with coltishness. With thickwinded animals a good dose of tar poured down the throat will often stop broken wind long enough to get the animal sold. Roarers are harder to fix. They give you away 'most every time. But even with this kind of beast there is a way, if you are on to it. Well-greased shot poured down the roarer's throat will ease off the roarings and make him — for an hour or two quite a sound-winded animal. Besides all these, a favourite device, when a young ninny would come along that didn't know a horsecolt from a mare, was to offer him the animal for sale with the harness on. In such cases he usually thinks he is getting a bargain, because the harness seems thrown in. Whereas the truth is, you have tucked that on to the price, and meanwhile the harness is covering up some galled spots on the animal that otherwise would stand out like a sore thumb. In nine cases out of ten the young booby jumps at the bargain, like a hen at a gooseberry.

For amusement at night there was no end of things going on. Of a summer's evening there were quoits, wrestling matches, and boxing bouts, out in the road in front of the tavern. While in the winter the guests would gather about the big fireplace in the tap-room, and smoke and chew while some one read the news out loud. Over in one corner was a table for checkers and backgammon. We didn't have spittoons in those days. We didn't need them; because I used to keep the floor of the tap-room good and clean by means of a layer of white sand from Rockaway. One newspaper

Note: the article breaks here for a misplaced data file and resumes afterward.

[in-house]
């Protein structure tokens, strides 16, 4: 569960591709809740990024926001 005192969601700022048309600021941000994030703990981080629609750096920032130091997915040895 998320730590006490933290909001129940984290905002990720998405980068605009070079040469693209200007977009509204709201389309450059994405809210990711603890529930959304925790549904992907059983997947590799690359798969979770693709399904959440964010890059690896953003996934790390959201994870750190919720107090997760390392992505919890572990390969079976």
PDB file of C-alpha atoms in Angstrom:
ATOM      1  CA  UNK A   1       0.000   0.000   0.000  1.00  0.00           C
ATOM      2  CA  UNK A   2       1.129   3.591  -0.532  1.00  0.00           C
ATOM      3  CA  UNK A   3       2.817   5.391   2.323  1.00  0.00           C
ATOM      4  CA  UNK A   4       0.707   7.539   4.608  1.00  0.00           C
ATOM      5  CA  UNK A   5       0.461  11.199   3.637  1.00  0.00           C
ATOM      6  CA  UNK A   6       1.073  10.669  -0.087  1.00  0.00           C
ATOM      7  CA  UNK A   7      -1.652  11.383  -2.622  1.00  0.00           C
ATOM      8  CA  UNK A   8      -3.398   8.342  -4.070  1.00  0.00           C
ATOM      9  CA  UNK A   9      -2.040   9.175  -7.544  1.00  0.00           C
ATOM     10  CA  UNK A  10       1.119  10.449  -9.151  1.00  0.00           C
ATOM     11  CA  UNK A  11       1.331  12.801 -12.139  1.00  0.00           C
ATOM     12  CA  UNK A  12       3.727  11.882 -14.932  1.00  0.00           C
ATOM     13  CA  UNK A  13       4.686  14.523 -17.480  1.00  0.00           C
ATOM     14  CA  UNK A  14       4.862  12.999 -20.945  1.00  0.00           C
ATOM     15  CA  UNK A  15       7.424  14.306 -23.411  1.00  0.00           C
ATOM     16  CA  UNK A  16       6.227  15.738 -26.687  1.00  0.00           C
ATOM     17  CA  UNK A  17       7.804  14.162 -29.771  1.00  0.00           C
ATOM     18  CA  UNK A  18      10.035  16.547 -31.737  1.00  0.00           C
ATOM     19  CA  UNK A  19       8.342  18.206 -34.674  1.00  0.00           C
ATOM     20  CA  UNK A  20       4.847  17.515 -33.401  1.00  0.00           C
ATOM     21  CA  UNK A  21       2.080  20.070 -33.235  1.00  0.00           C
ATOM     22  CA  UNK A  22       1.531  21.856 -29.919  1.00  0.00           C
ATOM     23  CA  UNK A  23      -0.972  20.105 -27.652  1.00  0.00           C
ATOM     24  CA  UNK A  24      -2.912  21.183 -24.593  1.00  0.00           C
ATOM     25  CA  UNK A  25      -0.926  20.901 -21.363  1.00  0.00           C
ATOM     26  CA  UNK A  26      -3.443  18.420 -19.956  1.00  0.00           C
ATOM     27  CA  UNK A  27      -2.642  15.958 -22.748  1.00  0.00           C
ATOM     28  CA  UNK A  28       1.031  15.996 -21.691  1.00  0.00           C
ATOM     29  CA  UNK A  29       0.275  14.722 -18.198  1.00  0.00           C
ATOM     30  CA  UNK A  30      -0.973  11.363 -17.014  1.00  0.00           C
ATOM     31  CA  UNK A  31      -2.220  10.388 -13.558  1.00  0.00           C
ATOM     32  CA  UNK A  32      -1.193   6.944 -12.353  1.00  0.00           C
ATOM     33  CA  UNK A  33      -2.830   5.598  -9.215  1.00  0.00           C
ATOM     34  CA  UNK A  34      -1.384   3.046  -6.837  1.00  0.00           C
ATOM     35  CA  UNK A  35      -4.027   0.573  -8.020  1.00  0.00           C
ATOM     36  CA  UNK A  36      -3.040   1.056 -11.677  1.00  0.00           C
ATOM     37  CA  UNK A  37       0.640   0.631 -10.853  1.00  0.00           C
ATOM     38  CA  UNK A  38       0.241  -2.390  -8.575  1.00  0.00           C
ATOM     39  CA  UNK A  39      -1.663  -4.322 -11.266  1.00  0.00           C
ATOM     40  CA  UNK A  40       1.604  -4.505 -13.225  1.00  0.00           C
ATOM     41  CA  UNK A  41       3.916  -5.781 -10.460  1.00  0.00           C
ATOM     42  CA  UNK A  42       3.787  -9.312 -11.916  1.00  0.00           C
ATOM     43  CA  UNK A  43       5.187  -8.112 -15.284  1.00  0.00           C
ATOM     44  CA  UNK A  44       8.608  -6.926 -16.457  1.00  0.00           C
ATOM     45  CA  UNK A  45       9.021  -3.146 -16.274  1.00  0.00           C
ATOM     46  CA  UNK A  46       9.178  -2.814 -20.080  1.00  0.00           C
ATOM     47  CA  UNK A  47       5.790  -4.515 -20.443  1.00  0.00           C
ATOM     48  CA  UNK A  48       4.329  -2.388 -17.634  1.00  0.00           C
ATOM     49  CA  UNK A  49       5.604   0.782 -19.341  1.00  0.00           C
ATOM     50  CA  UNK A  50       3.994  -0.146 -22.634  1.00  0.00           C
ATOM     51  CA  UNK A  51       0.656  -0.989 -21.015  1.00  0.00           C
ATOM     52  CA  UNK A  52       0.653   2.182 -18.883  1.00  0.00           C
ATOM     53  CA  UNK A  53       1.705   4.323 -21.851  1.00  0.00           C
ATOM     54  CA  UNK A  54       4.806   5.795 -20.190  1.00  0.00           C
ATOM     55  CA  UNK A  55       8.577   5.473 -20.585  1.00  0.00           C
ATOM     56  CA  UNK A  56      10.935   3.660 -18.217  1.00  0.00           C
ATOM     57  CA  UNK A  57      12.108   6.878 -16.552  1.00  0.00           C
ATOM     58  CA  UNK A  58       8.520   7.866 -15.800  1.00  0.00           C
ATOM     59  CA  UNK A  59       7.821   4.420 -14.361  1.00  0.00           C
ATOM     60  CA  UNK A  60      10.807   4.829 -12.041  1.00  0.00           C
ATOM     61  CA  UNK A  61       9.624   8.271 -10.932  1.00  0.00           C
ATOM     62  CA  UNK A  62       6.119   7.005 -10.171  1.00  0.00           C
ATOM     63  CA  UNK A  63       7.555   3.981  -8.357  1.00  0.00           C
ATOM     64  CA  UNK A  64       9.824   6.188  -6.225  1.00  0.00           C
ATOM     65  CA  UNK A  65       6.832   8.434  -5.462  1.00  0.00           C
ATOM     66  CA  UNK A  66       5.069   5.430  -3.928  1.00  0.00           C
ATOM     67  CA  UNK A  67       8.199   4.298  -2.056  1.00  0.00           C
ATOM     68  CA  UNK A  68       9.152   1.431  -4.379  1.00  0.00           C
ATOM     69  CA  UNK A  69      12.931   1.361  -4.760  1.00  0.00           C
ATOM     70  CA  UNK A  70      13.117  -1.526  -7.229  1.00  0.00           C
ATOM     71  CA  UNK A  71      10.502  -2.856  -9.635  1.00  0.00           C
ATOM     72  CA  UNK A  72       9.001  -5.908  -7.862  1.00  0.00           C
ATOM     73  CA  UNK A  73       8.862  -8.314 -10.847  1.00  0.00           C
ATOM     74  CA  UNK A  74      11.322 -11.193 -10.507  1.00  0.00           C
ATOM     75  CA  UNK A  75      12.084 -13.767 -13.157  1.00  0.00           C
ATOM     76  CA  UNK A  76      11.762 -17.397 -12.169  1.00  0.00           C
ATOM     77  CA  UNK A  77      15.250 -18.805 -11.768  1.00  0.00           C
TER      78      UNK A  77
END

would last a company for several evenings, because politics ran high in those days, and discussions would last sometimes far into a winter's night. When Andrew Jackson's bank measure went through, there was such high feeling, and the parties were that bitter, my guests sometimes had fist-fights before the discussion was over. Another topic of discussion one time was a book by a Mr. Fenimore Cooper, called “The Spy.” It made no end of talk about the time of which I am now speaking. Because 'most other man you met had his own idea as to who was the real original of “The Spy” in the story. I never read books of any kind, and novels are a sinful kind of book, anyhow. But I couldn't help hearing a lot about this book, because everybody was talking about it. And when finally it came out that the original of “The Spy” was no other than the same Enoch Crosby that is in the Gilead burying ground up in Carmel, I was mighty interested. I had a whole lot to tell about the man to the people who came to the tavern. It would be a mercy to put up a tombstone to mark Crosby's grave. I almost believe I would do it myself. Only just now I am giving orders for a tombstone in my own family burying lot at Drewsclift – a big cross, carved out of solid granite.